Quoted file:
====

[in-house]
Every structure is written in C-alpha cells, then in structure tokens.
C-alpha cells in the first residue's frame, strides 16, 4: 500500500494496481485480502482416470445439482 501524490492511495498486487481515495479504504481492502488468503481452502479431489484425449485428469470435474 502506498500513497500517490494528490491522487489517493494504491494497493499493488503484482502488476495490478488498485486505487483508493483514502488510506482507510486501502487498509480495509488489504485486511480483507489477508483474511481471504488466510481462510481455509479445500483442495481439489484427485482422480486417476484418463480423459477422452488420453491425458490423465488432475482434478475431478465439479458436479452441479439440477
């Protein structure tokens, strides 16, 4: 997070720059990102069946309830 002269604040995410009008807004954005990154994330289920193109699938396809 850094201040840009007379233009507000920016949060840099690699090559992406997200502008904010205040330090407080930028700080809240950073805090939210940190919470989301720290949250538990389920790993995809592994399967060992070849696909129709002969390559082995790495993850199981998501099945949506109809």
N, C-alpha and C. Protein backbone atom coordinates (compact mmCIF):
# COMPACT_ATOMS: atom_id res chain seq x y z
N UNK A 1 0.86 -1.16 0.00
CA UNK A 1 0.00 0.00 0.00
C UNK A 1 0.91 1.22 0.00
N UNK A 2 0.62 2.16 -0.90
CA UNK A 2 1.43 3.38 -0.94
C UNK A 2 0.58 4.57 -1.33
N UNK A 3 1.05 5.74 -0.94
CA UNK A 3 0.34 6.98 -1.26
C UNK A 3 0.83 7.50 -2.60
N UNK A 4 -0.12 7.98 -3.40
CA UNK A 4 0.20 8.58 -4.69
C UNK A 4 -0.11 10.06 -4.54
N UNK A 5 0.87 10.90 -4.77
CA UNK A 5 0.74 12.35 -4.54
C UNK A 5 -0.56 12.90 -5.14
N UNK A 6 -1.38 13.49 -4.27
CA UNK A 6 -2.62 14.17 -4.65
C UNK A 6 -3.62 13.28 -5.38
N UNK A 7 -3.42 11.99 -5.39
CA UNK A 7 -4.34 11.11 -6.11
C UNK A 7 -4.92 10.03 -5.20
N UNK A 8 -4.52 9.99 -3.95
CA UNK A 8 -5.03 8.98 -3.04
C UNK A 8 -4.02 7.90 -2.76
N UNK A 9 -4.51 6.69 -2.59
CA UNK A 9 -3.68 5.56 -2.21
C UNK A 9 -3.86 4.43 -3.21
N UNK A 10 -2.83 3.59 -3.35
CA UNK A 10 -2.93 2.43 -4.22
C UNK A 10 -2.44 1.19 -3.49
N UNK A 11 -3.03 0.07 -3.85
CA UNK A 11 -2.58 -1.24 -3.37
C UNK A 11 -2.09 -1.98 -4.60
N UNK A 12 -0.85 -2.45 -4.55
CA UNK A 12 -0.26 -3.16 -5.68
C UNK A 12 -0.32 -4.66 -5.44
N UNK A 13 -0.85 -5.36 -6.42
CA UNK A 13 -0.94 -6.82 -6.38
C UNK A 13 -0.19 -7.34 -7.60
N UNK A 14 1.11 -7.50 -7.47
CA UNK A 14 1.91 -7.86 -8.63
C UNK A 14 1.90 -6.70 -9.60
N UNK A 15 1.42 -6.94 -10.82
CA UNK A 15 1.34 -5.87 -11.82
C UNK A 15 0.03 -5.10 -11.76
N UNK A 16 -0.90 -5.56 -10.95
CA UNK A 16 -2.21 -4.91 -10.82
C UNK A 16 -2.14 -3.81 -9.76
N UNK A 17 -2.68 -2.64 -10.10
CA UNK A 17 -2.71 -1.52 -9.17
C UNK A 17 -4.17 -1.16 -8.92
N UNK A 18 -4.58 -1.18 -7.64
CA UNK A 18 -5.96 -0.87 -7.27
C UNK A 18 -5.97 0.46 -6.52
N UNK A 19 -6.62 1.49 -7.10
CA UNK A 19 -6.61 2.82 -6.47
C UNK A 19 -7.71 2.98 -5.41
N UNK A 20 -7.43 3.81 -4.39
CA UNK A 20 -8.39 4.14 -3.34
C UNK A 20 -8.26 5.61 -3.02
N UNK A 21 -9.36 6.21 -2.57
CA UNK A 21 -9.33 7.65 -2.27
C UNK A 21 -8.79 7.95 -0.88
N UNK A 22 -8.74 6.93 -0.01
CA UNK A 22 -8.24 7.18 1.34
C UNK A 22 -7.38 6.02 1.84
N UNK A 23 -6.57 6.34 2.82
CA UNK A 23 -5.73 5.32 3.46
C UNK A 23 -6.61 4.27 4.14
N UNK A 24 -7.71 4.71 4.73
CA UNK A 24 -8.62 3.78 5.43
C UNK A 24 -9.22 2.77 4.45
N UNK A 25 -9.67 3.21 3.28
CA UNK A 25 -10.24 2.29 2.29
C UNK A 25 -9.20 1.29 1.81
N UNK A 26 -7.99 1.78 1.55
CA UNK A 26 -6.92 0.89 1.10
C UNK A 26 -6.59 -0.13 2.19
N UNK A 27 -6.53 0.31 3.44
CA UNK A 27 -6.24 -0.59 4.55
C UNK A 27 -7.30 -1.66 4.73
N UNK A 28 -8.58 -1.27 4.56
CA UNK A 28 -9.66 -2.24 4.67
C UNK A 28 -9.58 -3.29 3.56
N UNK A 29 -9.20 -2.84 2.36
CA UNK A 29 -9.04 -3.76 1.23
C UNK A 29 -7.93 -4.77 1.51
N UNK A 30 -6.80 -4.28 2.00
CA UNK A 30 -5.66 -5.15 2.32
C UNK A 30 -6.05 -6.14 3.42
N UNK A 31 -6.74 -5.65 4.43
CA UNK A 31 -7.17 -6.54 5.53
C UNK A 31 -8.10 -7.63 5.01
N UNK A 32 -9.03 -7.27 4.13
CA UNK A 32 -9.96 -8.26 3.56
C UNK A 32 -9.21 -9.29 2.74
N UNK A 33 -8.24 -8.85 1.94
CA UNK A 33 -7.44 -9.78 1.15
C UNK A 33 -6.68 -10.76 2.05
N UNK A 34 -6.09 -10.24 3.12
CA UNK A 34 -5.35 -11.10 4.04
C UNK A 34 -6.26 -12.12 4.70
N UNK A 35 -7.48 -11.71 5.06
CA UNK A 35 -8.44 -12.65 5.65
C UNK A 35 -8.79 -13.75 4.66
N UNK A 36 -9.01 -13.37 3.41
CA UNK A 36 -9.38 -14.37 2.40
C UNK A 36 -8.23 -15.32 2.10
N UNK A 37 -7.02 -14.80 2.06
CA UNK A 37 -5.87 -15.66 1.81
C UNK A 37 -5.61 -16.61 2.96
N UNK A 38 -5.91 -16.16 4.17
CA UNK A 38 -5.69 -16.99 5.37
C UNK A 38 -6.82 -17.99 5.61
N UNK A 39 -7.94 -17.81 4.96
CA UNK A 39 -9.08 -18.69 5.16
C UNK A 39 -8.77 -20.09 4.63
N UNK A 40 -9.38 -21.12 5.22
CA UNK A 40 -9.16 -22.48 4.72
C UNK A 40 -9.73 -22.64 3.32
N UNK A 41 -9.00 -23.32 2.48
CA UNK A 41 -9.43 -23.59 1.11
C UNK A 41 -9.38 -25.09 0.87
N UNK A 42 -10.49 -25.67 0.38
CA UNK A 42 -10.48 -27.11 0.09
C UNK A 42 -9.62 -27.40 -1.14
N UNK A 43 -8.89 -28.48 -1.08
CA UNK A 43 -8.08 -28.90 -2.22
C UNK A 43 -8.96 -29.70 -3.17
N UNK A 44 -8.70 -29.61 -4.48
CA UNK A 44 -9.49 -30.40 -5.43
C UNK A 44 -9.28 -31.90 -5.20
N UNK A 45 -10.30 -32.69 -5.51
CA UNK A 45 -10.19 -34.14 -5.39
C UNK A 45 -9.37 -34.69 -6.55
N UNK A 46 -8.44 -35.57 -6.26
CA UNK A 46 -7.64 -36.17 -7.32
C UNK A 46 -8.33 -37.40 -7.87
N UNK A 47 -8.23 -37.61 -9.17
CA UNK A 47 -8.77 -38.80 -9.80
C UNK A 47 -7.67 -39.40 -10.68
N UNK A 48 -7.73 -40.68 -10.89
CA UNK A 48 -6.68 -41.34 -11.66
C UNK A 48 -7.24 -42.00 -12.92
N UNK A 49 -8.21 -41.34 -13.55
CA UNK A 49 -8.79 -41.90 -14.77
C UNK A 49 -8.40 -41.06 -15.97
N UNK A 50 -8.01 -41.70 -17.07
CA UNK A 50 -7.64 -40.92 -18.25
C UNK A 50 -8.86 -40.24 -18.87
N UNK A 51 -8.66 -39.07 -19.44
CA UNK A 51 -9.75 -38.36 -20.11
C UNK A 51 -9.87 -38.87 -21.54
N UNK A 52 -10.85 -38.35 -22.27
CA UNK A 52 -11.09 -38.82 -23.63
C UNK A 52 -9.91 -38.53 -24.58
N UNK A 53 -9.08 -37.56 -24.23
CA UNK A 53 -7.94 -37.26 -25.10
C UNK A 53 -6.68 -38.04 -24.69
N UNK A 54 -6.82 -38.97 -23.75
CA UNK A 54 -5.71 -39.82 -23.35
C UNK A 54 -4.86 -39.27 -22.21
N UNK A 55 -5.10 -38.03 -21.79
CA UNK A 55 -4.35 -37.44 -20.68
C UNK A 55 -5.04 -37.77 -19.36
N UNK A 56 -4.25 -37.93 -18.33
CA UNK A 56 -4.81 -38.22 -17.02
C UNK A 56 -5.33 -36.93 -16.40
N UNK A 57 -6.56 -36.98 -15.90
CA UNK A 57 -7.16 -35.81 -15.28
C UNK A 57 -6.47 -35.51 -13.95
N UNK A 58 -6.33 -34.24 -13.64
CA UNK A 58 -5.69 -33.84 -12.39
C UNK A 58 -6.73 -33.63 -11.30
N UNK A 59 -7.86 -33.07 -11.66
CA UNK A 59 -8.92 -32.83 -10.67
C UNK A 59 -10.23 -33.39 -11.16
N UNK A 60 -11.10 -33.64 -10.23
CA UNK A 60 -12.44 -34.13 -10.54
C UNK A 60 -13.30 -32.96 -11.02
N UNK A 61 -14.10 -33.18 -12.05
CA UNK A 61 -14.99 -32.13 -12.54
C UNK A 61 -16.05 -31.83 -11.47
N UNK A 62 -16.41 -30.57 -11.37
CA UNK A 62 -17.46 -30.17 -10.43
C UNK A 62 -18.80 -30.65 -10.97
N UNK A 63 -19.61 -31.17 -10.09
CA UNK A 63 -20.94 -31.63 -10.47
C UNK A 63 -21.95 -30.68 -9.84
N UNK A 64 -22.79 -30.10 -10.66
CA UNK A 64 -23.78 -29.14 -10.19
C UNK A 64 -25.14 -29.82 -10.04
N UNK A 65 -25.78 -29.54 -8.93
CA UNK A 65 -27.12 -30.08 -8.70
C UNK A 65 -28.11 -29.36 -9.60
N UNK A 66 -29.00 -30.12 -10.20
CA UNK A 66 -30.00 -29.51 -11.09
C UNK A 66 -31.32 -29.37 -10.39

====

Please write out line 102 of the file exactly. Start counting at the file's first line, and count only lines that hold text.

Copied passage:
C UNK A 32 -9.21 -9.29 2.74